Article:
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When People Think You're Crazy... Teaching English in the Middle East
Written By: Melyse Peru | Updated: July 19, 2021
Written By: Melyse Peru
Updated: July 19, 2021
“Make sure you pack a burka!”
“Will you ever get to leave the compound?”
“Aren’t you scared you’ll get kidnapped?”
“There’s no way I would ever do something like that.”
“You’re not afraid of going by yourself? Do you know anyone over there?”
“Are you CRAZY?!”
These are just a few of the questions and comments I received from friends, family members, and even acquaintances, when I told them I was planning to move to teach English in Bahrain.
There are two levels of shock for people here. First is the fact that a single woman nearing her 30s would pick up and move to the other side of the world, 7,000 miles away from friends and family, without knowing a soul. The second is that that place happens to be in the Middle East, a region most Americans unwittingly fear. Many people I told seemed to be unable to mask their disapproval. The scrunched up looks on their faces said it all. I didn’t even have to hear their questions or negative commentary to understand how they felt.
Despite all of this, I was resolute in my decision. Everything I read about Bahrain indicated I would have no trouble living there alone as a single woman. I would have access to everything I needed, I would have a high quality of life, and I would be able to meet other expats from around the world. To top it off, I’d be living on an island where the temperature rarely falls below 60 degrees Fahrenheit.
While I tried to patiently listen to people’s objections, what I came to realize was that they weren’t really scared or apprehensive for me, they were scared for themselves. They were immediately picturing themselves flying to a foreign country and stepping off the plane to enter a new life, and feeling gripped with fear of the unknown.
I didn’t have that fear. I wasn’t scared of trying something new. I wasn’t scared of being alone or being forced to develop a new network of friends. Over the past 29 years, there have been countless times I’ve been alone in a brand new territory. How many times have I entered a new workplace, not knowing anyone, knowing I had to adjust and make friends and learn? How many times have I entered networking events with merely a name tag and the hopes of connecting? In college, I picked up and moved across the country to an unknown city in New Mexico to live with a stranger, get an education, and live amongst a different culture.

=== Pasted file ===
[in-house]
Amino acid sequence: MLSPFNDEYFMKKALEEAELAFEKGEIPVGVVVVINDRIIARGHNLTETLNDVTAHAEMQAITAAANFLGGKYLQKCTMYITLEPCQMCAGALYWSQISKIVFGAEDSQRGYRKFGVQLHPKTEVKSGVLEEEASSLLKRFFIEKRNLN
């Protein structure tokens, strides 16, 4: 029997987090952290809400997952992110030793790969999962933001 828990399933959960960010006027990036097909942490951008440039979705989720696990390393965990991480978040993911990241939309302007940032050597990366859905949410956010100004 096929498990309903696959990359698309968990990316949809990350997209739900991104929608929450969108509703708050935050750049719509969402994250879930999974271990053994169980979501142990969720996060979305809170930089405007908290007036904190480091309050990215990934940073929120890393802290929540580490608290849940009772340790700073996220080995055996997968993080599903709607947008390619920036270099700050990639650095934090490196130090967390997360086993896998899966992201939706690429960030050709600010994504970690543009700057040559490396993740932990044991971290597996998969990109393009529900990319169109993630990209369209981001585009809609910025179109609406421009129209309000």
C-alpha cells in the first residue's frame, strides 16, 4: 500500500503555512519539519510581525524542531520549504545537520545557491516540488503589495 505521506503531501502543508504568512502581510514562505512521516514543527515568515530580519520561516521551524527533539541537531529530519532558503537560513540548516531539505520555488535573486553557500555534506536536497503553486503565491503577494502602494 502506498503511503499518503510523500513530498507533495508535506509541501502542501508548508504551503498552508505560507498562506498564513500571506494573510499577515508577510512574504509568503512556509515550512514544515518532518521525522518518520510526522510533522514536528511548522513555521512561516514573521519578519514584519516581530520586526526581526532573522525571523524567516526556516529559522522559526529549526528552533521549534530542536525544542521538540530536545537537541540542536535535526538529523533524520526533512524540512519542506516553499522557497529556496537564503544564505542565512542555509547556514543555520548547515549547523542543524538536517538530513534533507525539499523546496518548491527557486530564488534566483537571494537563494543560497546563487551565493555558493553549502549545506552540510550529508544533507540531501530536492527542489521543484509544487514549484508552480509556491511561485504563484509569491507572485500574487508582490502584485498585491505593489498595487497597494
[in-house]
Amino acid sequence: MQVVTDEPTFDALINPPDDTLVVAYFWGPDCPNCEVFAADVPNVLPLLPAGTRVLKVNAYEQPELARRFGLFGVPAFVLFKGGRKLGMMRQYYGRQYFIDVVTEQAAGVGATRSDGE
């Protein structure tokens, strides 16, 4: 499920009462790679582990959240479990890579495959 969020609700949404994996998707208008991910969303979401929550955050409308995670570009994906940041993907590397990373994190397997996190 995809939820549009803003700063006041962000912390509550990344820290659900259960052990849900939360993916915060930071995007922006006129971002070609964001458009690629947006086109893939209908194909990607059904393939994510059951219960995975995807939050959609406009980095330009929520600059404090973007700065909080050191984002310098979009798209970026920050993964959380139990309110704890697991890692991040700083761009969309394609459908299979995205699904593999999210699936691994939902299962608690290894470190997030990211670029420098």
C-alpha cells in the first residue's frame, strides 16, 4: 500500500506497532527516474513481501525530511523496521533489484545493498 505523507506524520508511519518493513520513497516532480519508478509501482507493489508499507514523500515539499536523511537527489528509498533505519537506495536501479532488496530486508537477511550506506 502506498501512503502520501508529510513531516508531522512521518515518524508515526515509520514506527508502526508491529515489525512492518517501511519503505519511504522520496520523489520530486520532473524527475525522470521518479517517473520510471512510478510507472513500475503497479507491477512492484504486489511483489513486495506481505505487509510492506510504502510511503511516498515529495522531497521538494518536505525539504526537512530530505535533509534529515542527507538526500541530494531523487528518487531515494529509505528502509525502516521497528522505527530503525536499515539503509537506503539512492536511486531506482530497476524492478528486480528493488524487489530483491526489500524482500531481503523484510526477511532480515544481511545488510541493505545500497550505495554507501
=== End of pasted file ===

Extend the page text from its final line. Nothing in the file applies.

Every single time I did one of these things, I not only survived, I thrived. I made friends; I learned about myself and other people. I had successes and, most importantly, I had important failures. Without these experiences, perhaps I wouldn’t have been so confident in my decision to move to another country. But having had them, I was sure of myself. I knew I would be okay, despite the circumstances, even if they ended up different from what I was hoping for.
I also set realistic expectations. I told myself to prepare for moments of loneliness, detachment, uncertainty and discomfort. I read blogs, travel sites, and Facebook pages to prepare myself for life as an expat in Bahrain. I spoke with anyone I could about whatever they knew of the country, and wound up meeting several people who’d actually been there and confirmed the things I’d read online.
Every experience we have prepares us for the next. Every experience is the opportunity to learn and grow. My cumulated experiences helped me feel assured that I could take a leap of faith that most people thought would be crazy for them. There weren’t many people who admitted they were scared for me.
So far, my life in Bahrain has been incredible. I set out to meet new people, explore new cultures, travel, and live a more relaxed lifestyle, and I’m able to do it every single day. The Middle East has, in my experience, been anything but the scary, dangerous place many of my friends and family members feared. The people have been open and welcoming. While many natives have a religion and dress style different from my own, I don’t feel restricted from living the life I choose.
Like women in many other developed countries, my friends and I go to restaurants, lounges, and clubs. We hit the beaches in swimsuits, shorts, and tank tops. I drive wherever I want, take runs alone along the seaside at all hours of the day and night, and express my opinions and beliefs. Do I dress more conservatively than in the States? Sure. Am I respectful of the humble and modest people I encounter in the grocery stores and shops? Absolutely. But I live a life very similar to the life I lived at home, with better access to travel destinations, other cultures, and different points of views. My experience has already opened my eyes to new ways of thinking, new business practices, and new friends.
If you want to try something new, my best advice is to be positive, be informed, be proactive, prepare for complications, limit expectations, and have a blast.
An ITA graduate, Melyse Peru is a 29-year-old expat teaching English in Manama, Bahrain. She has an undergraduate degree in Communication Studies and Master’s degree in Business Administration. She worked in corporate marketing and communications, recruiting, and management for over ten years prior to moving to Bahrain in September 2015.
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